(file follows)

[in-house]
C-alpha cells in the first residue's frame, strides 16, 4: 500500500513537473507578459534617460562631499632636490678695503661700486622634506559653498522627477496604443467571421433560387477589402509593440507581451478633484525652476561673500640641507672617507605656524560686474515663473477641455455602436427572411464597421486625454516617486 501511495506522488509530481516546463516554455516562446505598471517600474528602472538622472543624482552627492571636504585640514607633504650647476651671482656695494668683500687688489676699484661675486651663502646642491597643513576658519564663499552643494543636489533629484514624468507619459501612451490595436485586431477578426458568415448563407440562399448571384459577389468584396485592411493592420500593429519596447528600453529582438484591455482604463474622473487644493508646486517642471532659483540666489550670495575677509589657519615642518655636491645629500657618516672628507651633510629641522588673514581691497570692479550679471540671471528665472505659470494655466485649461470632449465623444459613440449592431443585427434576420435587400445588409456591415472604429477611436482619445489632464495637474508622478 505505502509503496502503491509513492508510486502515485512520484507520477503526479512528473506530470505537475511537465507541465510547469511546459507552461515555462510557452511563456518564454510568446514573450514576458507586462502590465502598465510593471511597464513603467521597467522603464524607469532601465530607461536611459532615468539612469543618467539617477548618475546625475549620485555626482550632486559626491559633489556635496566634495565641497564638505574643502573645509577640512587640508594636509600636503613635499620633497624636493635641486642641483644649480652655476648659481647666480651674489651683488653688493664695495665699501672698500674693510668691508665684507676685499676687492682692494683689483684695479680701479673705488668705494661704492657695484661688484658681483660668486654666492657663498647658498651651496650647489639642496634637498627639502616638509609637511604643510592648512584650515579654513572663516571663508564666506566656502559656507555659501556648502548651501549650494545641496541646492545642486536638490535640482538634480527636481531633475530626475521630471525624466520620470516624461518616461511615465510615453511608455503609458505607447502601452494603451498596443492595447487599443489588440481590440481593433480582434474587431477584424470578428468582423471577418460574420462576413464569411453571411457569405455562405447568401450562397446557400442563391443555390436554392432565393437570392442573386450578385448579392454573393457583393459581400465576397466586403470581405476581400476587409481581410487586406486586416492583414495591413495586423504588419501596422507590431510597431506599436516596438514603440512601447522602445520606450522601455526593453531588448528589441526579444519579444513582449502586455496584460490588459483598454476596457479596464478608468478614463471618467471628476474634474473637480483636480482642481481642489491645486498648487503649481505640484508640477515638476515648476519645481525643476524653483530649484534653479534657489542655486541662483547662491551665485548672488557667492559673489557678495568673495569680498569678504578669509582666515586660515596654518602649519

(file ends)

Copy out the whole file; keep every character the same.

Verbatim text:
[in-house]
C-alpha cells in the first residue's frame, strides 16, 4: 500500500513537473507578459534617460562631499632636490678695503661700486622634506559653498522627477496604443467571421433560387477589402509593440507581451478633484525652476561673500640641507672617507605656524560686474515663473477641455455602436427572411464597421486625454516617486 501511495506522488509530481516546463516554455516562446505598471517600474528602472538622472543624482552627492571636504585640514607633504650647476651671482656695494668683500687688489676699484661675486651663502646642491597643513576658519564663499552643494543636489533629484514624468507619459501612451490595436485586431477578426458568415448563407440562399448571384459577389468584396485592411493592420500593429519596447528600453529582438484591455482604463474622473487644493508646486517642471532659483540666489550670495575677509589657519615642518655636491645629500657618516672628507651633510629641522588673514581691497570692479550679471540671471528665472505659470494655466485649461470632449465623444459613440449592431443585427434576420435587400445588409456591415472604429477611436482619445489632464495637474508622478 505505502509503496502503491509513492508510486502515485512520484507520477503526479512528473506530470505537475511537465507541465510547469511546459507552461515555462510557452511563456518564454510568446514573450514576458507586462502590465502598465510593471511597464513603467521597467522603464524607469532601465530607461536611459532615468539612469543618467539617477548618475546625475549620485555626482550632486559626491559633489556635496566634495565641497564638505574643502573645509577640512587640508594636509600636503613635499620633497624636493635641486642641483644649480652655476648659481647666480651674489651683488653688493664695495665699501672698500674693510668691508665684507676685499676687492682692494683689483684695479680701479673705488668705494661704492657695484661688484658681483660668486654666492657663498647658498651651496650647489639642496634637498627639502616638509609637511604643510592648512584650515579654513572663516571663508564666506566656502559656507555659501556648502548651501549650494545641496541646492545642486536638490535640482538634480527636481531633475530626475521630471525624466520620470516624461518616461511615465510615453511608455503609458505607447502601452494603451498596443492595447487599443489588440481590440481593433480582434474587431477584424470578428468582423471577418460574420462576413464569411453571411457569405455562405447568401450562397446557400442563391443555390436554392432565393437570392442573386450578385448579392454573393457583393459581400465576397466586403470581405476581400476587409481581410487586406486586416492583414495591413495586423504588419501596422507590431510597431506599436516596438514603440512601447522602445520606450522601455526593453531588448528589441526579444519579444513582449502586455496584460490588459483598454476596457479596464478608468478614463471618467471628476474634474473637480483636480482642481481642489491645486498648487503649481505640484508640477515638476515648476519645481525643476524653483530649484534653479534657489542655486541662483547662491551665485548672488557667492559673489557678495568673495569680498569678504578669509582666515586660515596654518602649519